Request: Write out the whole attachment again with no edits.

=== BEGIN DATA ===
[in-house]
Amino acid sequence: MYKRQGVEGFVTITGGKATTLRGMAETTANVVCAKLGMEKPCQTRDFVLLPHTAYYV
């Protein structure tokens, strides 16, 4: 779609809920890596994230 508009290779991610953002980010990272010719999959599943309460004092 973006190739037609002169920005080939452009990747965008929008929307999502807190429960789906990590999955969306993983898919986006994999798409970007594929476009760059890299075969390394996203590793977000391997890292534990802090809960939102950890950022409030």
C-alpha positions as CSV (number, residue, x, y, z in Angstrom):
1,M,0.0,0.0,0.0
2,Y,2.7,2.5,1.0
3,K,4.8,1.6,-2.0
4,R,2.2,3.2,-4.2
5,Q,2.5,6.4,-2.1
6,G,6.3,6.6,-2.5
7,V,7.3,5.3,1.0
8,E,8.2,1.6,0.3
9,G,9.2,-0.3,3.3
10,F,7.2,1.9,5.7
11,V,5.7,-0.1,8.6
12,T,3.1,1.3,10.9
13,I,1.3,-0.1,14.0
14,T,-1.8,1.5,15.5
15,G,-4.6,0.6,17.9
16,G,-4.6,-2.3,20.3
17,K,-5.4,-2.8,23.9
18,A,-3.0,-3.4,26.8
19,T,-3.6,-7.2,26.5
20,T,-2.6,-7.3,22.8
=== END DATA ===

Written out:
[in-house]
Amino acid sequence: MYKRQGVEGFVTITGGKATTLRGMAETTANVVCAKLGMEKPCQTRDFVLLPHTAYYV
């Protein structure tokens, strides 16, 4: 779609809920890596994230 508009290779991610953002980010990272010719999959599943309460004092 973006190739037609002169920005080939452009990747965008929008929307999502807190429960789906990590999955969306993983898919986006994999798409970007594929476009760059890299075969390394996203590793977000391997890292534990802090809960939102950890950022409030």
C-alpha positions as CSV (number, residue, x, y, z in Angstrom):
1,M,0.0,0.0,0.0
2,Y,2.7,2.5,1.0
3,K,4.8,1.6,-2.0
4,R,2.2,3.2,-4.2
5,Q,2.5,6.4,-2.1
6,G,6.3,6.6,-2.5
7,V,7.3,5.3,1.0
8,E,8.2,1.6,0.3
9,G,9.2,-0.3,3.3
10,F,7.2,1.9,5.7
11,V,5.7,-0.1,8.6
12,T,3.1,1.3,10.9
13,I,1.3,-0.1,14.0
14,T,-1.8,1.5,15.5
15,G,-4.6,0.6,17.9
16,G,-4.6,-2.3,20.3
17,K,-5.4,-2.8,23.9
18,A,-3.0,-3.4,26.8
19,T,-3.6,-7.2,26.5
20,T,-2.6,-7.3,22.8